SEARCH ALL ARTICLES BY philliesfan:
Philliesfan is a social scientist and writer who has worked as an analyst for the Department of Defense, served as a naval officer, and taught at the Naval War College.

RECENT ARTICLES

    Our Two Minute Hate

    Today our local Fox news broadcast (a typical liberal station, not FNC), provided another instance of the press’s noble struggle to defend helpless government against the predations of money-grubbing private citizens.  The station’s crusading reporter descended on a New Jersey dentist’s office and attacked him about a dental school loan he had defaulted on, but was paying back. He was on an online government list | Read More »

    Romney’s Vision Thing

    When George H.W. Bush ran for re-election, one of the problems he faced was a perceived inability to place his policy objectives into a larger, compelling framework that would capture voters’ imaginations. “The vision thing,” as he called it, would dog his campaign. While it was Ross Perot’s candidacy that cost Bush the election (take note, Donald Trump), since that time politicians have been careful | Read More »

    Give Me Liberty Or Get Me Rewrite!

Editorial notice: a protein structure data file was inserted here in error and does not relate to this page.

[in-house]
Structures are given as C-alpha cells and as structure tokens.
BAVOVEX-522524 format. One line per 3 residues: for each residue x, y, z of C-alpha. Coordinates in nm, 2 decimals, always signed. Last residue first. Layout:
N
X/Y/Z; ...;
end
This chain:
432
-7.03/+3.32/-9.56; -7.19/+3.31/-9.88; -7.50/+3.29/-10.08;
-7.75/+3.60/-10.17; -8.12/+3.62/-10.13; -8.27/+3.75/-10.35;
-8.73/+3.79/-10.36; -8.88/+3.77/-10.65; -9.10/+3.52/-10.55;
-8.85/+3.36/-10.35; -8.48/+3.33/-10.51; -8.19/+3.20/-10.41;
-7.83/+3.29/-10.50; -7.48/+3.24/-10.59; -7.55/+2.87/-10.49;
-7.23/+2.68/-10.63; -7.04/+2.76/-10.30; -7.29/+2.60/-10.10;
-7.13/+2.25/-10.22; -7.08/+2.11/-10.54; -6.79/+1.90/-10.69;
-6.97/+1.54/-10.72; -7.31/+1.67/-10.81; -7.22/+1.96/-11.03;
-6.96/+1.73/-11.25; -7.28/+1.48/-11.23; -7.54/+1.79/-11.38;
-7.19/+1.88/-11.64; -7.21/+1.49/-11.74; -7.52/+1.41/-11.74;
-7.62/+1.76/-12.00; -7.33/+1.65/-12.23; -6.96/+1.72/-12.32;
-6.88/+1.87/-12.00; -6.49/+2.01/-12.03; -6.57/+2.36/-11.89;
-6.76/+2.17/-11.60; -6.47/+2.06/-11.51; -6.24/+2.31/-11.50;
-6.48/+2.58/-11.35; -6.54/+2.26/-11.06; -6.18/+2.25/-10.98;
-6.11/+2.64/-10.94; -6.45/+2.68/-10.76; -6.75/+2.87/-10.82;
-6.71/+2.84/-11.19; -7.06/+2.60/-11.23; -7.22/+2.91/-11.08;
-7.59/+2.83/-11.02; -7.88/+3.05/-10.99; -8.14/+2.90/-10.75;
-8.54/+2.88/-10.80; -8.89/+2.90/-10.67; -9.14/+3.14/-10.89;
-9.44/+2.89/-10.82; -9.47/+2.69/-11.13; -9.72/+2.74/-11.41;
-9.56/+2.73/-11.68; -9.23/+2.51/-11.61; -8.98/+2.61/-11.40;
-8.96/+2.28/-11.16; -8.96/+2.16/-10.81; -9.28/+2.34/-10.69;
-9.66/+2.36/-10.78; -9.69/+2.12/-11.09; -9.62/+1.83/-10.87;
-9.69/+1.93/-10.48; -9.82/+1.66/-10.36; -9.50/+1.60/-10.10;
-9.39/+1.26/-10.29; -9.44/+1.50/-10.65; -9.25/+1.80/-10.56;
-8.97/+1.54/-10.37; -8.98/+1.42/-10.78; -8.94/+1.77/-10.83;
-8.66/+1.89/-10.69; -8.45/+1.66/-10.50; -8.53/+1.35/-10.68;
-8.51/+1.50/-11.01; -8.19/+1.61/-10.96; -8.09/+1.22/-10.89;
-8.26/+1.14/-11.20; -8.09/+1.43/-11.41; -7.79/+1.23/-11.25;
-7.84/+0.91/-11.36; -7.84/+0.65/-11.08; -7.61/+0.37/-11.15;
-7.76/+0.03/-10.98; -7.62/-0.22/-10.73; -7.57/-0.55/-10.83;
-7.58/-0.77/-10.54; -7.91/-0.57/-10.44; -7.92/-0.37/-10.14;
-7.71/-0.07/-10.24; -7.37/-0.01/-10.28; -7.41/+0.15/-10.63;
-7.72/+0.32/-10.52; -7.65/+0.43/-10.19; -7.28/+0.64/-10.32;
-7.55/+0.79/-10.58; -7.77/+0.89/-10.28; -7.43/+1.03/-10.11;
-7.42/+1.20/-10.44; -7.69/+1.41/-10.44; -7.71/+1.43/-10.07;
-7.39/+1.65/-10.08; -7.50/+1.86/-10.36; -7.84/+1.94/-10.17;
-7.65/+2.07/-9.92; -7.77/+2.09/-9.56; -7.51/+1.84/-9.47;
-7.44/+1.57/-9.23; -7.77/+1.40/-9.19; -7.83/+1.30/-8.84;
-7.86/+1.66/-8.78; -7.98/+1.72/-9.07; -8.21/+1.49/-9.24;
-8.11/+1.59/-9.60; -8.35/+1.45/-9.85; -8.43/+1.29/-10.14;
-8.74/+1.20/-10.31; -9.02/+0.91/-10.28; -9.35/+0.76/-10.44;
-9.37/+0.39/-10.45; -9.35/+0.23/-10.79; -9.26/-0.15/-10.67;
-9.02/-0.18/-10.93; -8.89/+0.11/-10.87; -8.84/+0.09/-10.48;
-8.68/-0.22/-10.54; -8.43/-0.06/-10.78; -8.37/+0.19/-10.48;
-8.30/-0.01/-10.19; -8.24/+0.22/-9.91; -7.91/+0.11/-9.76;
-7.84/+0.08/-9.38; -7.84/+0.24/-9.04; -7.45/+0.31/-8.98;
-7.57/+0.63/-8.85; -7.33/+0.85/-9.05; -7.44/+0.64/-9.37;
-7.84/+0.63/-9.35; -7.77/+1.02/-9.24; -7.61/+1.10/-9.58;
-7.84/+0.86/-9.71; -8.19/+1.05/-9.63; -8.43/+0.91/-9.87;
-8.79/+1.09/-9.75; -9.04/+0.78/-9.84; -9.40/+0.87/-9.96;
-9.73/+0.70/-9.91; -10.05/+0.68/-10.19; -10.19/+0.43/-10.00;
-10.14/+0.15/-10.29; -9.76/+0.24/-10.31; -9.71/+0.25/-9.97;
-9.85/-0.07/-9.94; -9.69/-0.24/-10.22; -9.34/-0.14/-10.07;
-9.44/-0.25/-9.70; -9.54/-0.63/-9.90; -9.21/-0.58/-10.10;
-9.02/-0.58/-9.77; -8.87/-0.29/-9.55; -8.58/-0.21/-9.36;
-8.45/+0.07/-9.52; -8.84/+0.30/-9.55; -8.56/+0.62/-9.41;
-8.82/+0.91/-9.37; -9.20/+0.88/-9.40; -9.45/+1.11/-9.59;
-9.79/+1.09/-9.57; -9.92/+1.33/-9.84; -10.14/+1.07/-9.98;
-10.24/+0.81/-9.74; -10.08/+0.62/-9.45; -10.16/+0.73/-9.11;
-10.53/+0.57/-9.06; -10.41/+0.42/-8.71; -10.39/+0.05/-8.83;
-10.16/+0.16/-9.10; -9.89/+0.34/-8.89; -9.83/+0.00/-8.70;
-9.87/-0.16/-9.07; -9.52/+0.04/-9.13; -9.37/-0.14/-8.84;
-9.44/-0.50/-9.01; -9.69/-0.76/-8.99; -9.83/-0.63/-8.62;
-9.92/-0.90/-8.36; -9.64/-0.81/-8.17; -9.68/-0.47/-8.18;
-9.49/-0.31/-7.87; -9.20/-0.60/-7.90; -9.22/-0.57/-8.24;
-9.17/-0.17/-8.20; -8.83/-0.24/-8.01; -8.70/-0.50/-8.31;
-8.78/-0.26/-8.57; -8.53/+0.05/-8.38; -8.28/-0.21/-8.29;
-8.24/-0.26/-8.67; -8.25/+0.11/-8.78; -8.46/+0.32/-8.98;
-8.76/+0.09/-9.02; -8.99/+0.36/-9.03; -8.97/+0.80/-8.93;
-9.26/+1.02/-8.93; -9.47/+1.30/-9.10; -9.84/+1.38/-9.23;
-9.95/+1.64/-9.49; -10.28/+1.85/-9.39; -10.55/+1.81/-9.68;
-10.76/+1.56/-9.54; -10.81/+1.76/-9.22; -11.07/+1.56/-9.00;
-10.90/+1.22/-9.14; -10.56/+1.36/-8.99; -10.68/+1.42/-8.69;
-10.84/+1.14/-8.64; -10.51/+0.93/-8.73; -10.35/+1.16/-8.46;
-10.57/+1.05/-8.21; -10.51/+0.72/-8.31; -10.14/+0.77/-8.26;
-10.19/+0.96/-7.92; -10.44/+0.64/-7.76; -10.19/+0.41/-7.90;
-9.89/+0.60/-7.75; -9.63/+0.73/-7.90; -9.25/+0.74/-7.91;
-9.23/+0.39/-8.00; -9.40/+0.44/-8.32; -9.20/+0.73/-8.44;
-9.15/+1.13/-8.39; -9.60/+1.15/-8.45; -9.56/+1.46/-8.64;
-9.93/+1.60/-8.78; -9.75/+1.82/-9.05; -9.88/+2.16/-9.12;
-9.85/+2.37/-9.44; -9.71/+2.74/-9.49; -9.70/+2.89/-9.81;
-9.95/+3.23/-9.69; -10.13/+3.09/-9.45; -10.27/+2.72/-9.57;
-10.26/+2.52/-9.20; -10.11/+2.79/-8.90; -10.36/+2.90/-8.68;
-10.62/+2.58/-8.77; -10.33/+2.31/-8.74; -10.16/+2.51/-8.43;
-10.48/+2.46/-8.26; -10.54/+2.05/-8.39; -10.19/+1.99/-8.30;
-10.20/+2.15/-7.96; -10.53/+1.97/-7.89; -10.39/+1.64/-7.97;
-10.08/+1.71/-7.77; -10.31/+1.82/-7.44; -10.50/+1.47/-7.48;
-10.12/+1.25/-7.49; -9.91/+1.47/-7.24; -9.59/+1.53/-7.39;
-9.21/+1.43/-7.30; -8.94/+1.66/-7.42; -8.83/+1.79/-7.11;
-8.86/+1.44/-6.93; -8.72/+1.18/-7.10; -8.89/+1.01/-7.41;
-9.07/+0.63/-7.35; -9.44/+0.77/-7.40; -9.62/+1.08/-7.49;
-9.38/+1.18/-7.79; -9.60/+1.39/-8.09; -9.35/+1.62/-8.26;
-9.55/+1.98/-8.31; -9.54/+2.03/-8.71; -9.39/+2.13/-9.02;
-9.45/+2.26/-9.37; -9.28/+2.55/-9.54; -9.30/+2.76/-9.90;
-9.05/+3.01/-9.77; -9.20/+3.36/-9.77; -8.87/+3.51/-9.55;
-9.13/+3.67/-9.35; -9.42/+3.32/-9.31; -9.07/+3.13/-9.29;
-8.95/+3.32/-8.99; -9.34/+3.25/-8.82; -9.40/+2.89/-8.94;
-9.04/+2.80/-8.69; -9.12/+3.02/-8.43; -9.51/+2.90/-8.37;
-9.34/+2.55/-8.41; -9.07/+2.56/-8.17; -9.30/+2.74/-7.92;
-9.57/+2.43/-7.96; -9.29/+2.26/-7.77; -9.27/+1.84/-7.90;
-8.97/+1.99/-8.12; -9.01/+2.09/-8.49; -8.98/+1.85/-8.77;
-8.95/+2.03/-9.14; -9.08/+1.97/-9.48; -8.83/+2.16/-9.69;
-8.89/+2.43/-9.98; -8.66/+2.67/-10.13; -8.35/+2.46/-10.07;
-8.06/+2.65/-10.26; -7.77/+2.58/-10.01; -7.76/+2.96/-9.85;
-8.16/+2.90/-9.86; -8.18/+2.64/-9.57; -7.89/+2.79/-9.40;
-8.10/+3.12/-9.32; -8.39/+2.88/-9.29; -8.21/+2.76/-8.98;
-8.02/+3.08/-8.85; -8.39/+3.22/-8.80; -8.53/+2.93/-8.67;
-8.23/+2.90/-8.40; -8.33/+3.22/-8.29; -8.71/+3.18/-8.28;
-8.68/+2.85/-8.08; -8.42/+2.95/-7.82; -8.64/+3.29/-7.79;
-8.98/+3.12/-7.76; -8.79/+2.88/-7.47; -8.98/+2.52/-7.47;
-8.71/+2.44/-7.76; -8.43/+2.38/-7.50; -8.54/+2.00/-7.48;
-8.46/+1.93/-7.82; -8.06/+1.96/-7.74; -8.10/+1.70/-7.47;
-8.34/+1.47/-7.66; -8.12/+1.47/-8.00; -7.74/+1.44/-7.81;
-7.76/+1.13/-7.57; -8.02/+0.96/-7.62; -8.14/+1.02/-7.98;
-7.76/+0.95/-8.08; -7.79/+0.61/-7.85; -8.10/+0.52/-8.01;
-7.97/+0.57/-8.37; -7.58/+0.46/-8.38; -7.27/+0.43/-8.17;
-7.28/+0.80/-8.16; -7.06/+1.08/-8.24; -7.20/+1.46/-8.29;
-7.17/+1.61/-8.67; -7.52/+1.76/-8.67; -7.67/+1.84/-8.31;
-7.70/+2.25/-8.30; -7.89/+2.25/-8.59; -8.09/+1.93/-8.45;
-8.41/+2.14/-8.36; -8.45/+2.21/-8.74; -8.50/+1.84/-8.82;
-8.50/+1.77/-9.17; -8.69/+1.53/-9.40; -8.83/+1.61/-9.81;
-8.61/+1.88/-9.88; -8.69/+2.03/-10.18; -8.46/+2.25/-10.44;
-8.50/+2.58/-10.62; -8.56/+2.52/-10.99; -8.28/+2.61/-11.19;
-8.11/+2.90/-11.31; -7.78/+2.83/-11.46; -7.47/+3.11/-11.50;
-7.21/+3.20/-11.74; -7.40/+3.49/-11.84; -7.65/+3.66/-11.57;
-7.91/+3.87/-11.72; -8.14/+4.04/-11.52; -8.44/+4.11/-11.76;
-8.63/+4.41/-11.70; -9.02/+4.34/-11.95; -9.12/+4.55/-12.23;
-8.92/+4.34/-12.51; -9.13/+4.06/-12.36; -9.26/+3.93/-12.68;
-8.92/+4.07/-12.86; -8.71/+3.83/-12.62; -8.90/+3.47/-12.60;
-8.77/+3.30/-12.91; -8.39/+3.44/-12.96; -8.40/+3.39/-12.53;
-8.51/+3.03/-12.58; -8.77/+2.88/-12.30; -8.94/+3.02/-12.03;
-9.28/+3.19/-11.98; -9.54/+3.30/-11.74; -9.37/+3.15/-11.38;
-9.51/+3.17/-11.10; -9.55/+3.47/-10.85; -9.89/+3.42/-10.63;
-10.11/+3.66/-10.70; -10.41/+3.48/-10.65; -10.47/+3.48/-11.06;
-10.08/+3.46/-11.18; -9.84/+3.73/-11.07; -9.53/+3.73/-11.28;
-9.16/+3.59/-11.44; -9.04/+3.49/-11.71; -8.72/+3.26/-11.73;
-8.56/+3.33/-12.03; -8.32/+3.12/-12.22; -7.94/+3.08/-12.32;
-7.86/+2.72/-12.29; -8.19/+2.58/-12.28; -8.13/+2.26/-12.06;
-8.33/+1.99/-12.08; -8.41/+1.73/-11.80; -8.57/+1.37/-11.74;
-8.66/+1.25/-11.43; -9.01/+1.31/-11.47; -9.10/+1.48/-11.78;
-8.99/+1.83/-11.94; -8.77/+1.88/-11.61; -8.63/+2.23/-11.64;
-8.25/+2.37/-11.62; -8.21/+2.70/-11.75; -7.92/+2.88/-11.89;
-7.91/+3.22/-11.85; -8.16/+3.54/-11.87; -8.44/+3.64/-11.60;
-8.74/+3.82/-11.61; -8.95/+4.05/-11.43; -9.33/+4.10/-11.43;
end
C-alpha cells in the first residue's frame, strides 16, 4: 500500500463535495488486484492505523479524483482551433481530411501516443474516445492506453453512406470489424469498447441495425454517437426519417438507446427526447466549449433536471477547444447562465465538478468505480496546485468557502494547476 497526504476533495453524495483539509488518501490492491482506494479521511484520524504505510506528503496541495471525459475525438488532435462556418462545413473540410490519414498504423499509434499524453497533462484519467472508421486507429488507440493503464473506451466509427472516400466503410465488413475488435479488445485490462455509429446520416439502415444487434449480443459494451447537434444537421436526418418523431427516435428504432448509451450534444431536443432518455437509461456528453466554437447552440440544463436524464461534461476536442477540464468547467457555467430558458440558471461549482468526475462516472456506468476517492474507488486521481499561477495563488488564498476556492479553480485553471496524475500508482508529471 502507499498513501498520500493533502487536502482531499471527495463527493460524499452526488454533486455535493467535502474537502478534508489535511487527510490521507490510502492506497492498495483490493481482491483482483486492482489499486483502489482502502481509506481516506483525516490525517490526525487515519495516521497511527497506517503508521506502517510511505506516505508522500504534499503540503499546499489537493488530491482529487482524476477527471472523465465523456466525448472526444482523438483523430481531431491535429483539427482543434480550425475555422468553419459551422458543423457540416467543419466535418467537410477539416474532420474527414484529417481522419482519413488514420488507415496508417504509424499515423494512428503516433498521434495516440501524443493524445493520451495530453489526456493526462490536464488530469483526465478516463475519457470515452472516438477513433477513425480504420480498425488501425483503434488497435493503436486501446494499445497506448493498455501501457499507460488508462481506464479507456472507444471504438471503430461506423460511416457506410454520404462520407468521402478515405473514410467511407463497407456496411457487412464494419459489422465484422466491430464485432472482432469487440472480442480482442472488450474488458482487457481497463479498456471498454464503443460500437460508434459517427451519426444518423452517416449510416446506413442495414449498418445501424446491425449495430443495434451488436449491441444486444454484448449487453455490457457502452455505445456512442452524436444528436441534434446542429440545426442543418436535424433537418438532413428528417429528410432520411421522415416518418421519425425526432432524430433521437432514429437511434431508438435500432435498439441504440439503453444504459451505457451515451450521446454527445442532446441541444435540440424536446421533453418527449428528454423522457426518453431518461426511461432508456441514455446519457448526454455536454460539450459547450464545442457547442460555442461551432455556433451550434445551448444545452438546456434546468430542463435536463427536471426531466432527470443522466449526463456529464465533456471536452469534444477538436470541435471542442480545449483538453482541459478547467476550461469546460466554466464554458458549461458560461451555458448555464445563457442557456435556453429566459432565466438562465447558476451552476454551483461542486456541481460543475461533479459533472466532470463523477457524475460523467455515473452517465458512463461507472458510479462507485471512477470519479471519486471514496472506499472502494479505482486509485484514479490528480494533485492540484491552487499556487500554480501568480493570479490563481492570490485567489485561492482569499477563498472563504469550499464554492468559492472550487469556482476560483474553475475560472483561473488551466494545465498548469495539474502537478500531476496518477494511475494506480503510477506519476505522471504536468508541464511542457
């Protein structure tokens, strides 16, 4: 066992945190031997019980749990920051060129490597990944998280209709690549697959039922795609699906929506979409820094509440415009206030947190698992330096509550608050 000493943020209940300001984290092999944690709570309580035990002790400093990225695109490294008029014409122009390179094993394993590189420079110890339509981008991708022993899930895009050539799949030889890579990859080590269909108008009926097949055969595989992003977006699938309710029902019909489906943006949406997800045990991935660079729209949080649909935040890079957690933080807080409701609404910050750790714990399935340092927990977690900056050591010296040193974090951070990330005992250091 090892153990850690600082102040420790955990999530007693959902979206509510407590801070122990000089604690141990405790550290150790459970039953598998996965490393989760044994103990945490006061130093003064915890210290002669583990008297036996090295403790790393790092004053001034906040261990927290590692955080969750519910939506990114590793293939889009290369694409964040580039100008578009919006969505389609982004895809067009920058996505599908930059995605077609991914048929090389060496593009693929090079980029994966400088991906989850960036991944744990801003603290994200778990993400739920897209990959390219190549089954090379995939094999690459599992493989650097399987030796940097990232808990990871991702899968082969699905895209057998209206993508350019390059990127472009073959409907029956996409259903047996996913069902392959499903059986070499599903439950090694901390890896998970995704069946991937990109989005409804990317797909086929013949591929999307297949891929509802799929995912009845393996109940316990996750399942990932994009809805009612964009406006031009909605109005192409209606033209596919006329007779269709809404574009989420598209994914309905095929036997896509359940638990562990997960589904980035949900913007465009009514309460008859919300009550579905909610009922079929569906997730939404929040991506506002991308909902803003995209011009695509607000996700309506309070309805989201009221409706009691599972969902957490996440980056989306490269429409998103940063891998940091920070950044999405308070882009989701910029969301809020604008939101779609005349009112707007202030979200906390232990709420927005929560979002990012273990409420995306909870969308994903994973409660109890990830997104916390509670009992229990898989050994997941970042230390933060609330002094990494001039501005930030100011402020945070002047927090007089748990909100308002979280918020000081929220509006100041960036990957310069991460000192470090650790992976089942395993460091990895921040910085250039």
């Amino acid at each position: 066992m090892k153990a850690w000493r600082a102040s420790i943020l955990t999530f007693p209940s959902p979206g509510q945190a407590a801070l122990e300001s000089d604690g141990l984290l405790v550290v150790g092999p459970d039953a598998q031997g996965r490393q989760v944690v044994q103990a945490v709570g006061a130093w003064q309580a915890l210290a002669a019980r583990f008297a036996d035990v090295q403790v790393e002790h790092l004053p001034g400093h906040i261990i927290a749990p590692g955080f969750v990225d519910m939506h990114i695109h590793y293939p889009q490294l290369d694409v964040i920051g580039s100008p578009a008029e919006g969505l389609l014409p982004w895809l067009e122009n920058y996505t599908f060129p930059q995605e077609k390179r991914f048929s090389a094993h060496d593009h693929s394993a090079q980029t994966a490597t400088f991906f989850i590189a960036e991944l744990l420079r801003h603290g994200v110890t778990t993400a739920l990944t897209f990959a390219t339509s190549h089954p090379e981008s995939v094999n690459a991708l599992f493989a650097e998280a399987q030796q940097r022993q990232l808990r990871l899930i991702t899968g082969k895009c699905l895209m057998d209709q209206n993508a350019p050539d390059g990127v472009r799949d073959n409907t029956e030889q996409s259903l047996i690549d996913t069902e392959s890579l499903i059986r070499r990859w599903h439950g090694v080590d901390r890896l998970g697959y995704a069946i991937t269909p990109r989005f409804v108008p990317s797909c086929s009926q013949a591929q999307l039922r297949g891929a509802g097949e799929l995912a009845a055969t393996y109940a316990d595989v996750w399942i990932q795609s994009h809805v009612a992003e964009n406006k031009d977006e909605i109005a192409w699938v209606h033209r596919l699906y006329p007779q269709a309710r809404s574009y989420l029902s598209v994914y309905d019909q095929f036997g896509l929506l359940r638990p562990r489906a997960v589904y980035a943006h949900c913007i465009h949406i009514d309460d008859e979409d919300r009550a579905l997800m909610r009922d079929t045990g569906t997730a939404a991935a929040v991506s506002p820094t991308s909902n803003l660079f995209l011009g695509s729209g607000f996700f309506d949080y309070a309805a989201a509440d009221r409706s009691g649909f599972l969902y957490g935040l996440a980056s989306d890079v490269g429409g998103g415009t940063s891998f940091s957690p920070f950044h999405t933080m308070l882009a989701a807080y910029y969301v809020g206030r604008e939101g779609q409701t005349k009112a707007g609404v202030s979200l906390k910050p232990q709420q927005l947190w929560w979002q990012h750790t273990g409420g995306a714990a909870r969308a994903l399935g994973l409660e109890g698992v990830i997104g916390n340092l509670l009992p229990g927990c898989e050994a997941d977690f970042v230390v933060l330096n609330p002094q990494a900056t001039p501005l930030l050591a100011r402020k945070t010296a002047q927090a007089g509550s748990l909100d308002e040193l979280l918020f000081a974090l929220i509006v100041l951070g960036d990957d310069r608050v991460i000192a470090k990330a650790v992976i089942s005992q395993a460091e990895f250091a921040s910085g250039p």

In the novel 1984, the protagonist, Winston Smith, works in the Records Department of the Ministry of Truth, or Minitrue. His job? Alter news articles to reflect current Party policy. Meanwhile, Smith’s illicit lover, Julia, works in Minitrue’s Fiction Department, working on a novel writing machine, helping to churn out fiction supporting the Party line. Any fact, any sentence, any historical reference that might threaten | Read More »

    The Green Inquisitors

    Students, faculty, and staff at a northeastern liberal arts college recently received an email that announced that a printing quota was being imposed in order to reduce the use of paper. The email stated that this “green initiative” was being undertaken in the interest of “raising consciousness” about the environment—and, of course, save money. Among the “printing facts” was the somber note that “400 trees” | Read More »